Your questions answered

Have questions? Send them to Newsday’s education reporting team will pick one to answer in this space each week.

Following an outbreak in some school districts that stemmed from a recent party, are we seeing a second wave on LI?

Health care experts are split on whether the region has entered a second wave of COVID-19 infections, but are in agreement that a spate of new coronavirus positives in some areas of the state are a major concern. Some experts also are cautioning people to think twice before getting families together for the holidays as virus numbers could climb in the cooler weather with more indoor activities. Several experts agreed, though, that a second wave wouldn't be as bad as the first.

Though not a "hot spot," the Five Towns area of Inwood and Lawrence recently saw a spike of positives. Schools in the Lawrence school district are on a fully remote schedule through at least Oct. 23 because of the spike in that region.

"The clues are all there," said Alvin Tran, a professor of public health at the University of New Haven in West Haven, Connecticut. "We are seeing outbreaks in the Northeast, and that's a strong sign, and it's alarming. The pattern is very similar to what happened in Europe, where the numbers increased again in recent months."

But Dr. Bruce Farber, chief of infectious diseases at New Hyde Park-based Northwell Health, said "The definition of a second wave is not scientific. It's more of a perception, and when we look, there isn't a significant increase throughout the region."

Farber noted that indoor activities and holiday celebrations can lead to an escalation.

"If we are smart, we will keep the gatherings small, and try to keep it with people you've been living with," said Dr. Bruce Polsky, chairman of medicine at NYU Winthrop in Mineola. "I wouldn't take chances unless everyone gets tested and quarantines before seeing each other."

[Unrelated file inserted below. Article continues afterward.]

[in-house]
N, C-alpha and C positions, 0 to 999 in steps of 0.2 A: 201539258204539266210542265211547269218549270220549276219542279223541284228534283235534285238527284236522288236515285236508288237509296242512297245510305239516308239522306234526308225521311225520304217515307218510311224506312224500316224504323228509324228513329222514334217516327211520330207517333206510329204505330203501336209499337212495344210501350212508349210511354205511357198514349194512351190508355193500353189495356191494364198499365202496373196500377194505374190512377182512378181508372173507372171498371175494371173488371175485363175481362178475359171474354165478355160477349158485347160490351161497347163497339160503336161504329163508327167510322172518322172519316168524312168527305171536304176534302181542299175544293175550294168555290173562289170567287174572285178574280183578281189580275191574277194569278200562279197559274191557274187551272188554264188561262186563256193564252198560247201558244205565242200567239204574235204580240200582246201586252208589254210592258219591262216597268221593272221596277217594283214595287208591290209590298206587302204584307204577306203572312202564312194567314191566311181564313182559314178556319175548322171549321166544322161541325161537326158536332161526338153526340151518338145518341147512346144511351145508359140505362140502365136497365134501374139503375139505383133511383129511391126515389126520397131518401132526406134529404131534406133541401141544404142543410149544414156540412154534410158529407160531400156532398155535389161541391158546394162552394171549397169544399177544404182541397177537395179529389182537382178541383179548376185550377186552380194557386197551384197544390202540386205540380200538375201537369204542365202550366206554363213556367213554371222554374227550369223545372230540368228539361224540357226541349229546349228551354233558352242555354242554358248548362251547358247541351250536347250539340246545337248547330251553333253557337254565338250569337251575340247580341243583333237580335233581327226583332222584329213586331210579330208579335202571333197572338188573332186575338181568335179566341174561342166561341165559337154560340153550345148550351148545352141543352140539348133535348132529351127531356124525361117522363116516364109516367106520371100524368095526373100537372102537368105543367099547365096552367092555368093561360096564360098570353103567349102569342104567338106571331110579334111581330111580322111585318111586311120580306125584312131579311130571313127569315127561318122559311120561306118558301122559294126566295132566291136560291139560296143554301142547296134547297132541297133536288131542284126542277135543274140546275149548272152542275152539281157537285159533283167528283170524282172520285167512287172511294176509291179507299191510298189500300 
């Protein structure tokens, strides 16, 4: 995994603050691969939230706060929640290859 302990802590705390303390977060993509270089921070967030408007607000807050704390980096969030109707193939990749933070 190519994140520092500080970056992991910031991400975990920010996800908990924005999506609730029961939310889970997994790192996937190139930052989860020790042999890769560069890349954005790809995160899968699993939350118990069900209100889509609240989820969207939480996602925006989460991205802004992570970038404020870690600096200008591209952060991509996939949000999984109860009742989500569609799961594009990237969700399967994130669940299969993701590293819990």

Round of applause

Elwood-John H. Glenn High School seniors Rithika Narayan, left, and Juliana...

Elwood-John H. Glenn High School seniors Rithika Narayan, left, and Juliana Weber. Credit: Elwood School District

Elwood students Rithika Narayan and Juliana Weber won a virtual civic engagement video contest coordinated by the League of Women Voters in Huntington for their video encouraging peers to vote. The two seniors at Elwood-John H. Glenn High School took first place for their three-minute video in which they discussed the need for young eligible voters to participate in the upcoming election.

"The only way to reap the benefits of our democracy is to make voting a habit," Narayan said in the video.

Over in New Hyde Park, two seniors at Memorial High School — Aarti Devjani and Preesha Mody — coordinated a seven-week virtual blood drive through the New York Blood Center. As of late September, about 35 people had donated blood to the students' drive, which ended Thursday. The duo has also raised more than $3,800 for the center through a GoFundMe page.

— Find the latest education news at Catherine Carrera can be reached at or on Twitter @CattCarrera.